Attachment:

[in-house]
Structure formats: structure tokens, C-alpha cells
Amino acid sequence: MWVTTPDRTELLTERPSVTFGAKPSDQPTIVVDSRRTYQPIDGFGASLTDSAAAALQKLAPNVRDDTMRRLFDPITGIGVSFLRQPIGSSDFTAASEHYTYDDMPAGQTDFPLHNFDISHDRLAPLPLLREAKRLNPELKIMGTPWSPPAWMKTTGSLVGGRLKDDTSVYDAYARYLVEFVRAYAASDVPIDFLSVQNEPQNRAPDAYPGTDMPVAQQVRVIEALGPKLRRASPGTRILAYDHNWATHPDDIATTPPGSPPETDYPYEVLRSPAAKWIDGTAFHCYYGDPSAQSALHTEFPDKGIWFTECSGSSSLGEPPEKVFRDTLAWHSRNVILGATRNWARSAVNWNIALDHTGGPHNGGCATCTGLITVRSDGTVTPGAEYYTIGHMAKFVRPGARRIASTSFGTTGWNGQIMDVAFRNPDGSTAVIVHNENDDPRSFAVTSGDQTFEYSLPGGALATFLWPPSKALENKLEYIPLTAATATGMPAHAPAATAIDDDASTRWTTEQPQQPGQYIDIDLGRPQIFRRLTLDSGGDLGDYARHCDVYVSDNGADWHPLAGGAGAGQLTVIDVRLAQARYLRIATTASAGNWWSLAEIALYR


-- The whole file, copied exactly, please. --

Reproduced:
[in-house]
Structure formats: structure tokens, C-alpha cells
Amino acid sequence: MWVTTPDRTELLTERPSVTFGAKPSDQPTIVVDSRRTYQPIDGFGASLTDSAAAALQKLAPNVRDDTMRRLFDPITGIGVSFLRQPIGSSDFTAASEHYTYDDMPAGQTDFPLHNFDISHDRLAPLPLLREAKRLNPELKIMGTPWSPPAWMKTTGSLVGGRLKDDTSVYDAYARYLVEFVRAYAASDVPIDFLSVQNEPQNRAPDAYPGTDMPVAQQVRVIEALGPKLRRASPGTRILAYDHNWATHPDDIATTPPGSPPETDYPYEVLRSPAAKWIDGTAFHCYYGDPSAQSALHTEFPDKGIWFTECSGSSSLGEPPEKVFRDTLAWHSRNVILGATRNWARSAVNWNIALDHTGGPHNGGCATCTGLITVRSDGTVTPGAEYYTIGHMAKFVRPGARRIASTSFGTTGWNGQIMDVAFRNPDGSTAVIVHNENDDPRSFAVTSGDQTFEYSLPGGALATFLWPPSKALENKLEYIPLTAATATGMPAHAPAATAIDDDASTRWTTEQPQQPGQYIDIDLGRPQIFRRLTLDSGGDLGDYARHCDVYVSDNGADWHPLAGGAGAGQLTVIDVRLAQARYLRIATTASAGNWWSLAEIALYR